The last days of summer are slowing slipping by...football is in the air again and the promise of a cool, golden-hued Autumn await, as we head once more into the stacks of the Grumble Jones Library.
For today's visit, I intend to focus on just one book, Mark Bando's excellent Breakout at Normandy: The 2nd Armored Division in the Land of the Dead. There are only a handful of books that I would seek to save in the even of a fire...or lately...here in Oklahoma an earthquake. This volume is one of those. I chanced upon it during a visit to a Borders Bookstore in St. Louis, MO. I was killing time before an NAPM-St. Louis dinner meeting...when lo and behold I found Bando's book. It had me at hello! What a book.
Bando's books recounts the events of a single week in the Normandy campaign, which led up to a climatic night of 29-30 July 1944. On that night, elements of the German 17th SS Panzergrenadier Division "Gotz von Berlichen" and the 2nd SS Panzer Division "Das Reich" would attempt to crash the thin lines of the 2nd US Armored Division "Hell on Wheels" and the supporting 41st US Armored Infantry Regiment.
The shock and fury of a night battle between the elite soldiers of two proud armies would produce a battle often referred to as Death Night. And the rising sun would truly shine on a Land of the Dead as the extent of the damage done to the retreating Germans was fully revealed.
In his forward, Bando talks about stress and fear of fighting at night, which was exponentially intensified due to the abundance of armored vehicles on both sides.
The retreating Germans were headed like a tidal wave straight at Combat Command B (CCB) of the US 2nd Armored Division. A unit known for it's excellent teamwork and aggressiveness that many attributed to it's time under the tutelage of General Patton.
On that terrible night, CCB would represent the last hurdle to freedom for German troops desperate to escape from the Allied encirclement.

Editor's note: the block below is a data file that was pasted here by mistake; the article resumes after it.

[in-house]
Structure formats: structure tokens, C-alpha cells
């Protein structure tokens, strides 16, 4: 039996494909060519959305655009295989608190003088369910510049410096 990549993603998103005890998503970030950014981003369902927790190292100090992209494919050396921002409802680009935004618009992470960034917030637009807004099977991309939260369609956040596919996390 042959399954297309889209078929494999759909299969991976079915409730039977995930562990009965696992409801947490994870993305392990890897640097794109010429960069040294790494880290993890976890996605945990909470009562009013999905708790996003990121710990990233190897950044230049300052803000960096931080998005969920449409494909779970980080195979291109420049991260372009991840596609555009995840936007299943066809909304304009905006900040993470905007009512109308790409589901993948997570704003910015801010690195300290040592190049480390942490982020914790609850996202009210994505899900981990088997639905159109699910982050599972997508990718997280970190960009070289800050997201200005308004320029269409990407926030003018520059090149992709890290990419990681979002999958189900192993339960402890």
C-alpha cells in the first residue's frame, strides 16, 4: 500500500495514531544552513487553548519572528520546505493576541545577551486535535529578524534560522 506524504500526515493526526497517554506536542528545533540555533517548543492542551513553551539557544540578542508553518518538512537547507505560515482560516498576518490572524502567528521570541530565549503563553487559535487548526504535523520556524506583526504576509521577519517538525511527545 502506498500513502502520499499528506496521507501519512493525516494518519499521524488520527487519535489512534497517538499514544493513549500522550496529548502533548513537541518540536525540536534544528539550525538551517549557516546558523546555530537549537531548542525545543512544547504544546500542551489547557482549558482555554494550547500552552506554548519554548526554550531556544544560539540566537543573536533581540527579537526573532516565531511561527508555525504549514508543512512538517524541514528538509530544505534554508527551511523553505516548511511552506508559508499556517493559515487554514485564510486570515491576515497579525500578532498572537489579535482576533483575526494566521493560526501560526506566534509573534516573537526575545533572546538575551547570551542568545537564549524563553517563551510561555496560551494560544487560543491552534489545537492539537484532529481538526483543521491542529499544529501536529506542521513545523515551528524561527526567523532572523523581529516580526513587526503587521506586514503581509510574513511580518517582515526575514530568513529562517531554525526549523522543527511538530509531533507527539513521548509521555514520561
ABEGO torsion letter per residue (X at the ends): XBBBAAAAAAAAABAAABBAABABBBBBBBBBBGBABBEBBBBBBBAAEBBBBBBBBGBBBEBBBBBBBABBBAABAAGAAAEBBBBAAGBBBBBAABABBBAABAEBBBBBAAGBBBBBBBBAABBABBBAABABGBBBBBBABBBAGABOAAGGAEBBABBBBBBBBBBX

For the ASL player, the descriptions of the various actions leading up to and during the Death Night are perfect for scenario ideas. Perhaps the only challenge is the aspect of night itself. Modeling it properly in ASL may be difficult, but certainly achievable. I have not attempted it yet myself, but for my December scenario, I may work to create one from this book. Hedgerows, night rules, lots of tanks and half-tracks...it's just too much ASL goodness to pass up.
Bando's book also spends a fair amount of time on the mysterious death of Lt. Col. Christian Tychsen, who was acting commander of the Das Reich. Bando's research attempts to unravel the mystery and makes for some very interesting reading.
What's even a bit more intriguing is that despite his research, interviews and on-site investigations, Bando was unable to conclusively determine the exact circumstances of Tychsen's death. And there's a bit of melancholy to that truth...a highly esteemed officer of an elite German Unit is killed and forgotten as any other soldier caught up in that maelstrom of violence and death. Bando, even mentions that some veterans of the 2nd Armored Division, whom he interviewed could not understand why he was so interested in solving the mystery of just another dead German. For me personally, such sentiment says a bit about the truth of war's impersonal cruelty.
Bando of course spends a good deal of time on the American players in that battle with particular attention paid to the Death Night exploits of Sgt. Hulon B. Whittington of the 41st Armored Infantry Regiment. Sgt. Whittington, a squad leader would win the Medal of Honor for his actions on the night of July 29th, 1944. In short, Sgt. Whittington's inspired leadership would result in the blocking
of a column of nearly 100 German vehicles and tanks, which would ultimately be decimated throughout that night and the following morning.
Certainly, from an ASL perspective, the role a single man can have in an engagement is well known. Not sure if Whittington would be better represented by a Hero counter of possibly a 9-2. I do think the -1 modifier which Heroes can impart to units in their hex clearly has some historical backing.
Hulon Whittington known as "Big Witt", would be a career soldier and retire as a Major. Sadly, Whittington would take his own life. Bando records the sad truth that Whittington would not be the only US Veteran of Death Night to take their own life.
A final aspect of this book that I also really enjoyed was learning a bit more about the US 41st Armored Infantry Regiment. At the time of Death Night, these men were still wearing camouflage uniforms. They are easily distinguished in photographs from that period in Normandy. As the war in Europe continued, they would lose the camouflage because it was too often confused with Waffen SS uniforms by other friendly units.
So in conclusion, I cannot recommend this book enough for both the ASL player and the historian. This book ably satisfies the needs of both. It also tells a very interesting and tragic human side of a night that would bring honor to the US 2nd Armored Division.
Thanks for spending a Friday evening talking about books.
We'll see you again in October!